“We’re considered the Yankees of the league,” Webber said of his team.
“And like the Yankees, they underachieve,” said Hejl, who plays for a different team.
Webber helped to organized a golf tournament last week at Cedar Ridges for representatives of the construction and architecture companies involved in the remodeling of the Rangely Recreation Center.
“It went really well,” Webber said of the tournament, which included 18 four-man teams.
One of those teams was Hejl’s.
“He (Webber) named us the Sandbaggers,” Hejl said. “We had no say in it.”
Hejl’s team, which included Terrell Lowry, Tim Spach with FCI Constructors of Grand Junction, and Billy Cox, also with FCI, had the final say as they won the tournament.
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Meeker’s Golf Course hosted a couples tournament last weekend. One of the teams featured former Meeker resident Rod Crawford, who now lives in Fort Collins. His playing partner was Patty Edwards of Meeker.
“He has double myeloma cancer in his spine,” said Irven Griffin of the Meeker Golf Course Board of Directors. “He just came back from two years of stem cell transplants. About a month and a half ago we almost lost him, he was in such bad shape.”
Crawford and Edwards won second gross in their flight.
“Which is real commendable for him not being able to golf for two years,” Griffin said. “His love is golf. This guy has just shown tremendous strength to play two days of 18 holes each day.”
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Rio Blanco County loaned NC Telecom $1 million in start-up money in 1999. So, when NC Telecom went through bankruptcy last year, there was some question whether the county would get back any of its investment.
“In return for the money advanced by the county for the construction of NC Telecom’s facilities, the county received credits for future services for various public entities in the county,” said County Attorney Kent Borchard. “As part of the bankruptcy, a settlement was reached whereby the county’s credit balance will be 100 percent assumed and honored by UBET Wireless, the company that acquired NC Telecom’s assets.”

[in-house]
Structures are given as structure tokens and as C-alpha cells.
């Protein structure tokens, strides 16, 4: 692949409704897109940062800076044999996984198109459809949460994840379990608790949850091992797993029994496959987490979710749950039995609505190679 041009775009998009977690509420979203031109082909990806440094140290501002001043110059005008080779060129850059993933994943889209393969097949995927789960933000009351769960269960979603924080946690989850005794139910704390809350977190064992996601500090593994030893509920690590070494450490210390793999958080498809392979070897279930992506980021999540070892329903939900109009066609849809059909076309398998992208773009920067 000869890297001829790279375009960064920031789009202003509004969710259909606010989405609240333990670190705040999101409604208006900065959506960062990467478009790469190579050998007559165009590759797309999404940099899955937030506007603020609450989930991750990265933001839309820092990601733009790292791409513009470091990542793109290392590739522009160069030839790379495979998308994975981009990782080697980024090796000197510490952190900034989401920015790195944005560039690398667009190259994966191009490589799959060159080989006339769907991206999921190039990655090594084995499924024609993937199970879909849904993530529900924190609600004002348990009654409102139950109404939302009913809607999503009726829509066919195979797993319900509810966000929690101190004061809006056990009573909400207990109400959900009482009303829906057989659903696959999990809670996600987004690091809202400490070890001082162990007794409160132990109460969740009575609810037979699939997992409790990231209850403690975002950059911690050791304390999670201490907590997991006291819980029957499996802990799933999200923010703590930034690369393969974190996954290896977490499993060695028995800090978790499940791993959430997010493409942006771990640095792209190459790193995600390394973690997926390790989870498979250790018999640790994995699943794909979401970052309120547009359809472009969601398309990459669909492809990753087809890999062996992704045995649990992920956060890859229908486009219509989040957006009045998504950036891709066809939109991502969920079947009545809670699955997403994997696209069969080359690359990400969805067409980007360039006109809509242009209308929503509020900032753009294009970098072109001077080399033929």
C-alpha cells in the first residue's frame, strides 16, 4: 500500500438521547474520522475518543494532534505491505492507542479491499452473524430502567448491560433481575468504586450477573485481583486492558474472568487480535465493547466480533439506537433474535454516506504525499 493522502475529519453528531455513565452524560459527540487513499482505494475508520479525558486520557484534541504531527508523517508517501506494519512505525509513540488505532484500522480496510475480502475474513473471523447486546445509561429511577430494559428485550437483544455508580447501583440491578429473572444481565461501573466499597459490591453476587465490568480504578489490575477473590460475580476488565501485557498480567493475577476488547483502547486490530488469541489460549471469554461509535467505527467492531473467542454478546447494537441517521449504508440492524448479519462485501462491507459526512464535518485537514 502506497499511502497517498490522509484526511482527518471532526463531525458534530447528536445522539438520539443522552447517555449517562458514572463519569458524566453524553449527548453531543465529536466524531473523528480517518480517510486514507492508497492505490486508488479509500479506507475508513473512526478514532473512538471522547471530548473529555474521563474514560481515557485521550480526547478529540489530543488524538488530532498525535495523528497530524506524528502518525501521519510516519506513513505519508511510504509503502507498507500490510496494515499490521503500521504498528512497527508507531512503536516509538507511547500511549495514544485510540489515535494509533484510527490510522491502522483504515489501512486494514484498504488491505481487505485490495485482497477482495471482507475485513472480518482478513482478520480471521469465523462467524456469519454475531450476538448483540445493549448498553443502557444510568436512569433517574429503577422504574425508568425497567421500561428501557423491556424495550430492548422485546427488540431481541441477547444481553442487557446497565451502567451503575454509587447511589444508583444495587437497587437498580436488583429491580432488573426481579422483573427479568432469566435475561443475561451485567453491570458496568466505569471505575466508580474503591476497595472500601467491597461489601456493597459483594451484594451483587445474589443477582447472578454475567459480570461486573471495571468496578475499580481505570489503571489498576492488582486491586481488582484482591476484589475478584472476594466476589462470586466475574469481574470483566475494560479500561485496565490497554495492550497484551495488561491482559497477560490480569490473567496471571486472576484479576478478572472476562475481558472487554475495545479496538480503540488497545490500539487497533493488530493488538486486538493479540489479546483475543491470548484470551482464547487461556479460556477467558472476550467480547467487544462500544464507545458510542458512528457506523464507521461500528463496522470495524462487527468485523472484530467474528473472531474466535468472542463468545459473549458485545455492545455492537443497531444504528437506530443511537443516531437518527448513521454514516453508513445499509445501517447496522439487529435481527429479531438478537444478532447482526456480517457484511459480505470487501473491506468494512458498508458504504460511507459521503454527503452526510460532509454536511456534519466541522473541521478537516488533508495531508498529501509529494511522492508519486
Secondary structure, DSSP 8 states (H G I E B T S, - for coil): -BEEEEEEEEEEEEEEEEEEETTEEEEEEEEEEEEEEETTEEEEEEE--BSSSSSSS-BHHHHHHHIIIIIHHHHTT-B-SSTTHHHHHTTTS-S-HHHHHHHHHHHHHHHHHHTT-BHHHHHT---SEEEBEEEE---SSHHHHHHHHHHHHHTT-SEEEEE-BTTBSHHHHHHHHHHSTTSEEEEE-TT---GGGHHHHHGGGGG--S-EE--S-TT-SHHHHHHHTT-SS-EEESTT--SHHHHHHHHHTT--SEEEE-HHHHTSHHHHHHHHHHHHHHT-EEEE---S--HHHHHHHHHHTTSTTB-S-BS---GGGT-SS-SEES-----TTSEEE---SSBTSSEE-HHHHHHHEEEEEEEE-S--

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Congratulations to the 4-H Extension staff and all of the 4-H leaders and exhibitors as well as FFA members and a whole host of volunteers who put in countless hours at the county fair.
Copies of photos from the fair are available at the Herald Times Web site — Just click on “Photos” in the bar menu at the top of the home page.
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Taking pictures for a story about Alisha Rodebaugh of Meeker, who played this summer on a fast-pitch softball team in Grand Junction, I knelt behind the left shoulder of her mom Cathy, who was catching for Alisha while she practiced pitching.
The first pitch was a little outside and low. But thankfully Cathy made a nice stop. Otherwise, there’s no way I could’ve got out of the way in time to avoid getting hit by the ball … right where it hurts. Let’s just say, there’s a reason catchers wear a protective cup.
“That would’ve got you,” Cathy said. “You would’ve been hurtin.’
Just thinking about it makes me cringe.
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Talking with someone at the Lions Club dinner Saturday night at the county fair, sponsored by First National Bank of the Rockies, he said, “Good thing you’re not a preacher.”
“Why’s that?” I asked.
“You’d be pretty longwinded,” he said.
I think he was trying to tell me something.

Jeff Burkhead is editor of the Herald Times. You may e-mail him at